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Facts about Thresher Shark

Kundan Pandey
Thresher sharks are one of the most easily distinguishable species of sharks. Dive in to discover some fascinating facts about these stunning fish.
Thresher sharks, also called thrasher sharks, derive their name from their uniquely elongated tail (caudal) fin. It is a peaceful shark and normally keeps to itself, unless provoked by any enemy.
Like most sharks, threshers frequent tropical waters, although they prefer cooler climates. Although not entirely nocturnal, they mostly hunt at night.

They thrive in tropical and temperate waters and are found in virtually every ocean in the world, excluding the barren expanses of the south Pacific.
Classification of Thresher Sharks

Kingdom: Animalia
Phylum: Chordata
Class: Chondrichthyes
Subclass: Elasmobranchii
Order: Lamniformes
Family: Alopiidae
Genus: Alopias
Species: A. vulpinus, A. pelagicus, A. superciliosus
Physical Markers

Thresher sharks are lamniform sharks, a group they share with great white sharks and mackerel sharks.

Common thresher sharks have a blue-gray body on the upper side and a white underbelly. According to the species, the upper body can vary between shades of gray and blue, while the underside can also be gray.
They have very small jaws but, typical of sharks, sharp teeth. The size of jaws renders these shark harmless against humans, although the long tail fin can cause significant damage if met in full force.

The elongated caudal fin is unique to threshers and helps to identify them in the sea.
The tail fin of threshers is usually one-third of the total body length, and can reach up to half of the body!

They have 2 dorsal fins, a large pectoral fin and 5 gill slots.

They can grow up to 6 m and an weigh as much as 1100 lbs, although usually specimens are much smaller than these extreme limits.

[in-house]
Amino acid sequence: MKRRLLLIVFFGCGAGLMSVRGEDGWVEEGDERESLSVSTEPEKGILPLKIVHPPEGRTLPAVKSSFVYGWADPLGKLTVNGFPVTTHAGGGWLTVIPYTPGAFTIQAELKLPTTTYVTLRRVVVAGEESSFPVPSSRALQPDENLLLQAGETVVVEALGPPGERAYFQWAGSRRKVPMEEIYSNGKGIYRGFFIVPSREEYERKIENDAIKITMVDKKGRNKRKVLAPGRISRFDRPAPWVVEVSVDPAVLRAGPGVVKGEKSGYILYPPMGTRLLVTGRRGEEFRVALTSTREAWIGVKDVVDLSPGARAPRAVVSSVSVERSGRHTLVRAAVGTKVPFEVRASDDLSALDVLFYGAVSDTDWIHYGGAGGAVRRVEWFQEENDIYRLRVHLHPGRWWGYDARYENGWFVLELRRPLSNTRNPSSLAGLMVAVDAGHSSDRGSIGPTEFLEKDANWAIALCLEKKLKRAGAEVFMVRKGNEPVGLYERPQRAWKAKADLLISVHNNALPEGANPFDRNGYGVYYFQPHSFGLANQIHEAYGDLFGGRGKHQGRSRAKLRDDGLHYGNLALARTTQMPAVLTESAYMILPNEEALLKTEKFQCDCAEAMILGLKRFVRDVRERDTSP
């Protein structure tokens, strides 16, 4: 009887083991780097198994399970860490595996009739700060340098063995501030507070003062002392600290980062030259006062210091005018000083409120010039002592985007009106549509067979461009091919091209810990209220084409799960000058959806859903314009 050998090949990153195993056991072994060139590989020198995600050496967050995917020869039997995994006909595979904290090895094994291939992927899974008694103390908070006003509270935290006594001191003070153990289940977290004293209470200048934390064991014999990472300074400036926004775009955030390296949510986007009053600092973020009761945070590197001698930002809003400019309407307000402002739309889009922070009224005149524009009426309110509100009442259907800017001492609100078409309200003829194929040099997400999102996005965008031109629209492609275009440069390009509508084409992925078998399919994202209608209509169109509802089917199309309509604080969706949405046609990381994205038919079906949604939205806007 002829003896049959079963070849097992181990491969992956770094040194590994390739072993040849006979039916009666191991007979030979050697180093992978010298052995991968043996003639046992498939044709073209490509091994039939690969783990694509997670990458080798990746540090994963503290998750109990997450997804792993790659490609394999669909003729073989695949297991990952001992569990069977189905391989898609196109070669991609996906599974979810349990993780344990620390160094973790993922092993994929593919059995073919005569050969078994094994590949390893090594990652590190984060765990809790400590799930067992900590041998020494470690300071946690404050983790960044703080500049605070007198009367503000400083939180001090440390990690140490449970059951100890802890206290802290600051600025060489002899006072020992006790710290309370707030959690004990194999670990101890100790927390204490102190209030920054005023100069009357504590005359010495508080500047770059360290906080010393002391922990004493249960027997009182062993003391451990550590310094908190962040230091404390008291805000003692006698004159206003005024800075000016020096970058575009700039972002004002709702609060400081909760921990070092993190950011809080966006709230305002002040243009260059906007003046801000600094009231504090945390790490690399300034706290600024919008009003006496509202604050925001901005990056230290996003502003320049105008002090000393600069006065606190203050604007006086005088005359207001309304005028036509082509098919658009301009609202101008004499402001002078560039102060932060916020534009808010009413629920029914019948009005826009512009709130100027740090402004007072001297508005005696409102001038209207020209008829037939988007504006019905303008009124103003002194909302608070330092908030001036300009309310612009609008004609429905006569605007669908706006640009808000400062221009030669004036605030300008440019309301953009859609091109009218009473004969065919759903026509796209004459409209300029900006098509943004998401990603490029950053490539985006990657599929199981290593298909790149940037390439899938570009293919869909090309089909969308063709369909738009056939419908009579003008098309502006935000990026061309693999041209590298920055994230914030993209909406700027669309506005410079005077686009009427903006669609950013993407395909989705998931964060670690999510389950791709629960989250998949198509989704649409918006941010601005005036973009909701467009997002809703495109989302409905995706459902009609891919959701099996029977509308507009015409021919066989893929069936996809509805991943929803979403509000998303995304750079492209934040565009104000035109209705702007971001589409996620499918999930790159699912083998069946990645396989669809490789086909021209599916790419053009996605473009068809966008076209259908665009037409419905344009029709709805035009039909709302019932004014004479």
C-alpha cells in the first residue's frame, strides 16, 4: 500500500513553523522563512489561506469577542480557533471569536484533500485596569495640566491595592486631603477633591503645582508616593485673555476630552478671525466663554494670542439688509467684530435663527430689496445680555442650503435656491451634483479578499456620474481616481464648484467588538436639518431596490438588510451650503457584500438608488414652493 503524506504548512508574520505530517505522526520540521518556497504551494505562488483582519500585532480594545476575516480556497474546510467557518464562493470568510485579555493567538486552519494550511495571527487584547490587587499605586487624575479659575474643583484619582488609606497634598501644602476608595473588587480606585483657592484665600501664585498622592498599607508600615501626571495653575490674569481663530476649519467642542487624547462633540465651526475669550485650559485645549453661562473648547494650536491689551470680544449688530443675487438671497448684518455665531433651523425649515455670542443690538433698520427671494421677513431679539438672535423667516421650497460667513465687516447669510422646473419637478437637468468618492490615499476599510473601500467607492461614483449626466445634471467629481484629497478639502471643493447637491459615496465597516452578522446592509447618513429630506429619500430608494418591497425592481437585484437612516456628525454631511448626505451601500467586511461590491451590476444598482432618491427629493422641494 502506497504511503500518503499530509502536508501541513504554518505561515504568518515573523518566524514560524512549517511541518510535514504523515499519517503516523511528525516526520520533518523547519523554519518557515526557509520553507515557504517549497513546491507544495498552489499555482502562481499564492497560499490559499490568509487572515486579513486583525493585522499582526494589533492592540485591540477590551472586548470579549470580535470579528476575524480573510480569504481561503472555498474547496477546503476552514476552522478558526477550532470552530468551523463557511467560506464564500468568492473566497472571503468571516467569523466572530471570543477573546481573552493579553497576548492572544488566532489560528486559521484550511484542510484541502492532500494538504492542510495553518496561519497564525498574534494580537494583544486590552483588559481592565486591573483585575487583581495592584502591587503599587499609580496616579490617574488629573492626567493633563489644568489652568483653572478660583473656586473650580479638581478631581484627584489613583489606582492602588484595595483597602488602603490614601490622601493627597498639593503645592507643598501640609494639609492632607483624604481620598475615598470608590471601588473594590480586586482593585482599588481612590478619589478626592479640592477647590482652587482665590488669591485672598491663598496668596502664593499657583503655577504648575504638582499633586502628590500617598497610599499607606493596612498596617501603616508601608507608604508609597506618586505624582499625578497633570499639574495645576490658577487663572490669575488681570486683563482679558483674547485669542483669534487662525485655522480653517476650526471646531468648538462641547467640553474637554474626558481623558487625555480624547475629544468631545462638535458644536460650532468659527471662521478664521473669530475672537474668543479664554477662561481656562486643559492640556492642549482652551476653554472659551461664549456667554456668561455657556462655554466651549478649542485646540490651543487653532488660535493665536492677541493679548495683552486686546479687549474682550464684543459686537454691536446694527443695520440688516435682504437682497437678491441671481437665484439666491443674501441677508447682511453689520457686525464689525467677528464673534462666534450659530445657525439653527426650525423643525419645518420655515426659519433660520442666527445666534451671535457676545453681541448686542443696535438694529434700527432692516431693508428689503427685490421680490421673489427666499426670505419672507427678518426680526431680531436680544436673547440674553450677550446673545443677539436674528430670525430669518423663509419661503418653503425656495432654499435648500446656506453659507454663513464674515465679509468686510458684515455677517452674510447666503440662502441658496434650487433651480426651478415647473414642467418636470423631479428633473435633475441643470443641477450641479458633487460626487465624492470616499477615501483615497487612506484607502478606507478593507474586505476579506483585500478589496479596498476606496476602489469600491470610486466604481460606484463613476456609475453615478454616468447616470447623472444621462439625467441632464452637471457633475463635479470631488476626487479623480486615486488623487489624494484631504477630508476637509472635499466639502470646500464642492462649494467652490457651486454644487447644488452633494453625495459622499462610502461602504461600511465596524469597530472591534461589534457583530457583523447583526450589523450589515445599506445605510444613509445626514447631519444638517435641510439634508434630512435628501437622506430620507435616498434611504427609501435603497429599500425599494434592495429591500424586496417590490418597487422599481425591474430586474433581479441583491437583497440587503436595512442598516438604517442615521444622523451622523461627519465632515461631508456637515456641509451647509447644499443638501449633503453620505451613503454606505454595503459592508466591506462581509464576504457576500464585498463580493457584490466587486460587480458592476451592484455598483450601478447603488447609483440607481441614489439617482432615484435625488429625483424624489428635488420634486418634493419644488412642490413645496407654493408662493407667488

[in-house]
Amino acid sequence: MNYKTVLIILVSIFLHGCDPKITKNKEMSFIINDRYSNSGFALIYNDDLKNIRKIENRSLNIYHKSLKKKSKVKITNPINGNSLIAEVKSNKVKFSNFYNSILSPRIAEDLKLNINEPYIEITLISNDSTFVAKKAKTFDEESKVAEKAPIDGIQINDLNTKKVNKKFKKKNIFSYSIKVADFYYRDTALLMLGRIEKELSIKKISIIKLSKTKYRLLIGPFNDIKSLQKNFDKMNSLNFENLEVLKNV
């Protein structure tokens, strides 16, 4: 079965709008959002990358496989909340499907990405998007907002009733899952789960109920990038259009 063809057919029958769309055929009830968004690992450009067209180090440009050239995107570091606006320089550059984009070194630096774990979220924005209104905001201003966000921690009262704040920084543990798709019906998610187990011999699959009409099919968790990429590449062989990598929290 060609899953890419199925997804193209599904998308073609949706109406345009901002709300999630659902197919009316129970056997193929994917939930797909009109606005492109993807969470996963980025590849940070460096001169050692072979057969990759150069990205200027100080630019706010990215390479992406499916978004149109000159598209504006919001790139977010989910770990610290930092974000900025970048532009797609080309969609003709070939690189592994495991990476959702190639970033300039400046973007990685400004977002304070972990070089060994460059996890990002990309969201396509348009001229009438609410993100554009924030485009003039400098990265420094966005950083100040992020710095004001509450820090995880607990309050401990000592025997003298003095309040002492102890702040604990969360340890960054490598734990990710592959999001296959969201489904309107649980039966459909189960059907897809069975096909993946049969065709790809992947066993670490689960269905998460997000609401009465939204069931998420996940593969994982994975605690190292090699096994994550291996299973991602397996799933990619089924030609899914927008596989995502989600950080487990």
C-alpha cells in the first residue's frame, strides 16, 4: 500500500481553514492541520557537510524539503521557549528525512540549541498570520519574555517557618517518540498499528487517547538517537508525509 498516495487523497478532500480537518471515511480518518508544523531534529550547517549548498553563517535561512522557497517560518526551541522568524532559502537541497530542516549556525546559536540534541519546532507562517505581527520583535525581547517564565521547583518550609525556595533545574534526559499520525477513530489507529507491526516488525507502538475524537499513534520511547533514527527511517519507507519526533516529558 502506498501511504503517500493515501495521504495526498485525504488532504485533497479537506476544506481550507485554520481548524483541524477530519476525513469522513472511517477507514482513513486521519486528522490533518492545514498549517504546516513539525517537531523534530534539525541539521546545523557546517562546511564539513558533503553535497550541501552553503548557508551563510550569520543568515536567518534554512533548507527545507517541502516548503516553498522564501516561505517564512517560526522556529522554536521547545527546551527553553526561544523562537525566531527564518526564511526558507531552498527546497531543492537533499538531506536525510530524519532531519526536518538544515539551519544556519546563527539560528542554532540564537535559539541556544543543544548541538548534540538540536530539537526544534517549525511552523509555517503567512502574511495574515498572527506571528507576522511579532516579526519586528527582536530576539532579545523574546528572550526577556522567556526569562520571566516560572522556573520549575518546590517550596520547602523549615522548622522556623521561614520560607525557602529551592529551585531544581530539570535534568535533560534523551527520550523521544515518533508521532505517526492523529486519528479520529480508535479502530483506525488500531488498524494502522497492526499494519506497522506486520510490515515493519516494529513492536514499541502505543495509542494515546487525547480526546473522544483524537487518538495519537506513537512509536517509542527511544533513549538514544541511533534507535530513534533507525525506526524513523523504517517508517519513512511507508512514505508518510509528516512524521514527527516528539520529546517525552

They are strong, fast swimmers and even have the ability to leap out of water, a behavior known as porpoising. They are one of the few sharks that are able to fully jump out of the water.
Like many sharks, threshers have a system to maintain a higher body temperature than the surroundings, despite being cold-blooded. They can maintain a temperature 1° - 5° higher than their surroundings

They feed on crustaceans, squids, octopi and other small fish. They primarily hunt schools of fish, by threshing the seabed around the schools, raising the mud and thus disorientating the fish. The shark then easily picks off the best of the fairly stationary lot.


Like most sharks, threshers are ovoviviparous, i.e., the egg remains in the mother's body while the offspring develops in it. Unlike placental animals, such as human beings, the embryos are not fed through an umbilical cord, but by the egg yolk.
When the young ones exhaust their yolk sac, they feed on the mother's unfertilized eggs. The newborn sharks are generally 110 - 150 cm long.
A healthy female usually produces 2-4 healthy pups.

No particular season has been observed as a specific 'mating season'.

Male thresher sharks reach maturity in 10-15 years, whereas the females take more time.

The life span of thresher sharks is usually 30-40 years.

Thresher sharks have been declared a vulnerable species by the International Union for Conservation of Nature (IUCN) since 2007.
They have been exploited on a large scale for commercial purposes.Their meat,liver oil and fins are in great demand in the market.In America, South Africa, Baja (California) and Mexico they are also used for recreational purposes.This is despite the fact that as apex predators, shark meat is often laden with mercury,which can cause severe disorders in humans
Sharks are one of the oldest surviving inhabitants of the earth. They are a tough, resourceful and intelligent breed of fish and have survived tough environmental changes, including the ones that killed off the incumbent dinosaurs.
It is of utmost importance that we preserve these unique sharks. Since sharks are apex predators, their presence in an ecosystem is an indicator of the good health of the ecosystem in general. It should be remembered that one less shark equals a lot more damage to the environment than is visible at first glance.